Early Friday morning, more than a dozen veterans and their supporters, or “patriots,” gathered at the 40 et 8 Chateau over coffee to consider how they could improve the prominence of their spirit in Vancouver.
These Community Military Appreciation Committee members raise funds and plan for Vancouver’s various veterans’ events, memorials and scholarships for Gold Star families. Despite operating on a shoestring budget, the committee and similar local groups serve as a prominent backbone for Vancouver’s veterans.
This value isn’t used as a metric in national studies determining a community’s friendliness toward those who served, but Vancouver has nevertheless become one of the top U.S. cities for retired veterans.
SmartAsset, a company focused on publishing financial advice informed by data, has ranked Vancouver as America’s fifth-best city for military retirees. Vancouver, which Census data reported had nearly 12,000 veteran residents in 2020, was honored for the second year in a row.
But how was it determined?
SmartAssest created the list by comparing 200 of the largest U.S. cities across three categories: military retirement friendliness, resources for veterans and a city’s economic environment.
Metrics included an area’s population of veterans 65 or older, retirement communities per 1,000, veteran health facilities per 100,000, an estimated senior tax burden and the job market. It drew its findings from multiple data sources, including the U.S. Census Bureau, the Department of Veterans Affairs and the Bureau of Labor Statistics.
Each category was rated on a scale of 100, with 100 being the best, and then ranked based on a city’s average score.
Vancouver averaged 73.33 across all categories, placing it closely behind Lakewood, Colo., 73.68; Sioux Falls, S.D., 73.78; Roseville, Calif., 75.24; and Anchorage, Alaska, 77.92.
Veteran recognition and a rich military history appear in multiple ways throughout Vancouver, from its Remembrance Wall near City Hall to the still-standing Vancouver Barracks, the first established U.S. Army post in the region, dating back to 1849.
Mike Burton, retired Air Force officer and Community Military Appreciation Committee vice chair, decided to uproot himself from Portland more than a decade ago. After a friend suggested Vancouver as a worthy contender, Burton identified the “usual suspects.”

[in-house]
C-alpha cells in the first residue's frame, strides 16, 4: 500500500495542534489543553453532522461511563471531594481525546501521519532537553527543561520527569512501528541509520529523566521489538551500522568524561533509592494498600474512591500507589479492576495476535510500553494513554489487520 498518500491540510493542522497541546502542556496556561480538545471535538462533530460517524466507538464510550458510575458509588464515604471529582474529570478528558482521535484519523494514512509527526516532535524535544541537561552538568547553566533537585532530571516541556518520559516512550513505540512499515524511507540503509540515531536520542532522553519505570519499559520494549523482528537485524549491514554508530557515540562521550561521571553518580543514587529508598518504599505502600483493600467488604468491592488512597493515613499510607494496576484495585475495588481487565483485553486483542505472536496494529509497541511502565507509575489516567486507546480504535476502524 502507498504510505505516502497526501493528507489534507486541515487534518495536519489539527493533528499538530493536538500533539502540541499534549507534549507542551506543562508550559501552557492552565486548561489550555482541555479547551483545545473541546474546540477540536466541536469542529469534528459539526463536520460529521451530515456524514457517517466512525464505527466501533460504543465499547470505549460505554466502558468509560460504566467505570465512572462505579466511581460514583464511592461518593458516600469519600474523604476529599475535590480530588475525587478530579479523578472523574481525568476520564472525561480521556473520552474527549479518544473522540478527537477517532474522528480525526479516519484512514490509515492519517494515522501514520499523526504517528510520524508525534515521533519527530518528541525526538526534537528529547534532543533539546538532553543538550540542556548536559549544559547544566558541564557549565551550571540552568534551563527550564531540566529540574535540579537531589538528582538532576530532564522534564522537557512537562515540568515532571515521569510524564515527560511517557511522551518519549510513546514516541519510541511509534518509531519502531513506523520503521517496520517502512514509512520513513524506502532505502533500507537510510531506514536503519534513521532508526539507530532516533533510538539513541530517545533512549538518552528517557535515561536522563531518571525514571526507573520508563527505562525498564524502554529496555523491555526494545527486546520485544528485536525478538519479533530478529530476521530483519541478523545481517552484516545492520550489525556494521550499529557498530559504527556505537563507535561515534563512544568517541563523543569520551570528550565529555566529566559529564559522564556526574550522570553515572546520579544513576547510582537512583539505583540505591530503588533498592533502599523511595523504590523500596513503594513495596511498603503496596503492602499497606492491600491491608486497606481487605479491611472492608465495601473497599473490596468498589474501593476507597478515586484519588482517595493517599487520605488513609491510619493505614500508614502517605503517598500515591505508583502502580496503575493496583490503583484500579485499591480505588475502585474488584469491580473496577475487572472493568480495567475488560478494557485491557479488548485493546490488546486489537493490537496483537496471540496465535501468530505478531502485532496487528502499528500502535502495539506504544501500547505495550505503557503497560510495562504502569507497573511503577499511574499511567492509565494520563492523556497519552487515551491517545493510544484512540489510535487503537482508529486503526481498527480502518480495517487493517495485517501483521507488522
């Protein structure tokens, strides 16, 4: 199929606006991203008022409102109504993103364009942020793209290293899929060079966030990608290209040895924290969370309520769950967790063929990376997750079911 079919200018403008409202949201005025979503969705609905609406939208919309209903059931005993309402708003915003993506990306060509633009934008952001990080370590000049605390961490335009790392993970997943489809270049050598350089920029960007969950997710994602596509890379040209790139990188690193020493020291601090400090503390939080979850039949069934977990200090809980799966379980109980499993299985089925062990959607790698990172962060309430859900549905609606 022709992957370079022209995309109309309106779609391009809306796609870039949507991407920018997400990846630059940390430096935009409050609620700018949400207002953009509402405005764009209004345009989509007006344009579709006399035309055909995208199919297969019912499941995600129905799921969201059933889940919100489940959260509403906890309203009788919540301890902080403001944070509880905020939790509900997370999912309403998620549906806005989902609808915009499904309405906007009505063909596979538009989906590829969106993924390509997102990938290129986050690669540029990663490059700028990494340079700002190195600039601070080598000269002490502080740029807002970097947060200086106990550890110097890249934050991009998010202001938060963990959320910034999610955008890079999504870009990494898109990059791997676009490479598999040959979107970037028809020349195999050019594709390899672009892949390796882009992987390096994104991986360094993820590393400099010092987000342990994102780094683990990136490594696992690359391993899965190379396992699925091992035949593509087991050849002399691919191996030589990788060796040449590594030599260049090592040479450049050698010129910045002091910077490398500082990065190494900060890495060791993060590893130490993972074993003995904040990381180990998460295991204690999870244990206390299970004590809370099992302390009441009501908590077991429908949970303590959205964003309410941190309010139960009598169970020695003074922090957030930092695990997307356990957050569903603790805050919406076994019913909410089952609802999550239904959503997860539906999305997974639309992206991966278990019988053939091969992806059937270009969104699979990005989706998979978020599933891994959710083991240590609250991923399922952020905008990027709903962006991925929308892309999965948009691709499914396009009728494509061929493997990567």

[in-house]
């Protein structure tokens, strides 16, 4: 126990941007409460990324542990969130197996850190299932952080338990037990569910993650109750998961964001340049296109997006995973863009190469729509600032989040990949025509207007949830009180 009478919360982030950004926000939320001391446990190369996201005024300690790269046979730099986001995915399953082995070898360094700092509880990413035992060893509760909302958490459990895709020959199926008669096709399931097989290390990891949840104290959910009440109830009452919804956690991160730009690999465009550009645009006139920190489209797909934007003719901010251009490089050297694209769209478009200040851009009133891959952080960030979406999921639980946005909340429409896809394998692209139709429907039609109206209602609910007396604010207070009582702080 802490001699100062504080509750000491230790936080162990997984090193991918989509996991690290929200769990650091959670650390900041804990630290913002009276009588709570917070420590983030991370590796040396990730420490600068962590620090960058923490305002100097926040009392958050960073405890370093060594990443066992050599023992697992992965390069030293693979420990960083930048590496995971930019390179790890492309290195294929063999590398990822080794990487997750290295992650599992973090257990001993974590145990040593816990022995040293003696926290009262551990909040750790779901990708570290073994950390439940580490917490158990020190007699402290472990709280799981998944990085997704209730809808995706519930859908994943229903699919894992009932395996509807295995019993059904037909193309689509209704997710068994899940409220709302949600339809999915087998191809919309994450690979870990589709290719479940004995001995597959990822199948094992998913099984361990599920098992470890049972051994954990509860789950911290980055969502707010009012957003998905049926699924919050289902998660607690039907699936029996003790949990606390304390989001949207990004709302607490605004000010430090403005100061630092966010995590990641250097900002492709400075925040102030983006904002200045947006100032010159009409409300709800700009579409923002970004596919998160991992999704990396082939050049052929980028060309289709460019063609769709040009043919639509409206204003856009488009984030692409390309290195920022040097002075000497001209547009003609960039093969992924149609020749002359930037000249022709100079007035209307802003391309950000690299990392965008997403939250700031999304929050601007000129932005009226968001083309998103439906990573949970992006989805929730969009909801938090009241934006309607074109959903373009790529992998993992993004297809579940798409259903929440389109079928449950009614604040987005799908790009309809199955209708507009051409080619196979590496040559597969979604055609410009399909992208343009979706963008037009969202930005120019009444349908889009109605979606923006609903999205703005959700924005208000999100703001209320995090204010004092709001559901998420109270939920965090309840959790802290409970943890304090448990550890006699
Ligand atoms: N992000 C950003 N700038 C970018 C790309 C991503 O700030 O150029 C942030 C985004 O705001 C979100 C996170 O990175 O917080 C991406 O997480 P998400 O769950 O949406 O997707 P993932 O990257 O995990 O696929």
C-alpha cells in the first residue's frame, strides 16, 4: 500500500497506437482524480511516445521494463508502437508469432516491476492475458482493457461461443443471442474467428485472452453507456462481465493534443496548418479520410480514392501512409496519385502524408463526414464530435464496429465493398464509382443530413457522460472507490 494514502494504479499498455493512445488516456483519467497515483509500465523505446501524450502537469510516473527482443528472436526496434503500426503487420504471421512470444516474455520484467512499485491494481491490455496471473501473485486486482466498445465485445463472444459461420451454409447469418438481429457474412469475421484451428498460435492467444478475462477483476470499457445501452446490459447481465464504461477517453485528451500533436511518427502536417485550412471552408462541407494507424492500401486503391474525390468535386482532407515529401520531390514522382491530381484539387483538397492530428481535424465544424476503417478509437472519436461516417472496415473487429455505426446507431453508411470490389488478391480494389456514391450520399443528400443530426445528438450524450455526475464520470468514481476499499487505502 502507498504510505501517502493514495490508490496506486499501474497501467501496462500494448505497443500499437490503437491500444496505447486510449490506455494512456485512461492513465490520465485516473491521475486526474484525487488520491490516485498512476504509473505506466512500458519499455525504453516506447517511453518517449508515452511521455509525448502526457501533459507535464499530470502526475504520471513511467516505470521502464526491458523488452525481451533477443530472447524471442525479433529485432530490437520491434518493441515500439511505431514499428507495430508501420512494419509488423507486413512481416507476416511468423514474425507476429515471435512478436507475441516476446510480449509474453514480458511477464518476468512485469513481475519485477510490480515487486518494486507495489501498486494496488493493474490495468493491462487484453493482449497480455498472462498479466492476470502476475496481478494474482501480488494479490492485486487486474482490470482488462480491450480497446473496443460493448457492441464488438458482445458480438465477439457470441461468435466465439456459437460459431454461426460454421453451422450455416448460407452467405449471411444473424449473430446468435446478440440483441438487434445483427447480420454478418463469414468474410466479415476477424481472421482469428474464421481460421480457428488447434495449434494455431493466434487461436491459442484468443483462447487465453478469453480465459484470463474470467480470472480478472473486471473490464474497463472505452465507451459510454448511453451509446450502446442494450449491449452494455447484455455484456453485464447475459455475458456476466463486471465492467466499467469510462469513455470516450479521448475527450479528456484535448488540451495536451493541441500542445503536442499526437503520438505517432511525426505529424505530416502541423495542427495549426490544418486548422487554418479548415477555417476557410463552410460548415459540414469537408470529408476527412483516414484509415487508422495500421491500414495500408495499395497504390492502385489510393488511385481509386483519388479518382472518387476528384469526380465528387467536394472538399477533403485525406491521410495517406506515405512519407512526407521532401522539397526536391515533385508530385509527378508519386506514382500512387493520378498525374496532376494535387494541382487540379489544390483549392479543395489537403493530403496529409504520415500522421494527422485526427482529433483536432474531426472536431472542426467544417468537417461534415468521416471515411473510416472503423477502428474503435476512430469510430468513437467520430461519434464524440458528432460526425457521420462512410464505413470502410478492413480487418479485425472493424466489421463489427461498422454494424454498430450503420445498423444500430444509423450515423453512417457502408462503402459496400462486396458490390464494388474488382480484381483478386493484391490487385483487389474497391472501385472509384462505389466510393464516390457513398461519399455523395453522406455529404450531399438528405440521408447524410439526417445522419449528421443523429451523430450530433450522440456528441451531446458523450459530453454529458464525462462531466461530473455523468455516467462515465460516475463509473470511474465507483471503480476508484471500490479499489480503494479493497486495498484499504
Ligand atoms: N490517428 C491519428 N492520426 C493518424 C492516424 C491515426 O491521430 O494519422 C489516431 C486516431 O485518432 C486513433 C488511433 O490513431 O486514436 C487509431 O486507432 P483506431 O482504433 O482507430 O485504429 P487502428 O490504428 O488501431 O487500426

His intention was to find a house he’d be happy to die in without paying a fortune or being torn from the region’s glorious Douglas firs. Burton was content staying in the chilly weather and around intimidating volcanoes, as long as his winter trips to the area’s full-service military hospital wouldn’t lead to greater injury.
Vancouver checked all of his boxes — and then some.
Burton found that there was more to the city’s veteran-friendly status than its price tag: its treatment of service members. It was the vital element that SmartAsset couldn’t quantify.
“There seems to be a constant awareness of military people, contributions and sacrifices,” he said. “It means a great deal.”
Larry Smith, Community Military Appreciation Committee chair and former senior Army adviser for the 104th Training Division at the Vancouver Barracks, added that veterans are great assets for the public. They fill roles as teachers, bus drivers and volunteers, continuing to contribute to the fabric of their community post-service.
Local institutions like the Clark County Veterans Assistance Center and the America for Veterans Foundation are crucial in supporting homeless veterans, whether it’s by providing food and clothing without asking questions or developing a shelter village for homeless female veterans.
American Legion Smith-Reynolds Post 14 and Veterans of Foreign Wars Post 7824 serve as social hubs where members can find camaraderie through joking, sharing stories or asking for support.
Salmon for Soldiers, although not based in Vancouver, helps local veterans with PTSD rededicate themselves to living through the stillness and relaxation that fishing provides.
Although not addressed by national surveys, this work doesn’t go unnoticed.
The Stars and Stripes National Museum and Library recognized Vancouver in August for its “ongoing embrace and dedication to the principles of informed citizenship, commitment and service in our democratic society.” It touched on the presence of historical, civic, public and private groups in Vancouver that honor its military community.
For these reasons, Smith wasn’t surprised to see Vancouver highly recognized for its veteran-friendliness.
“It’s the attitude of the folks,” he said: “folks that haven’t served but still do outreach and make veterans feel appreciated.”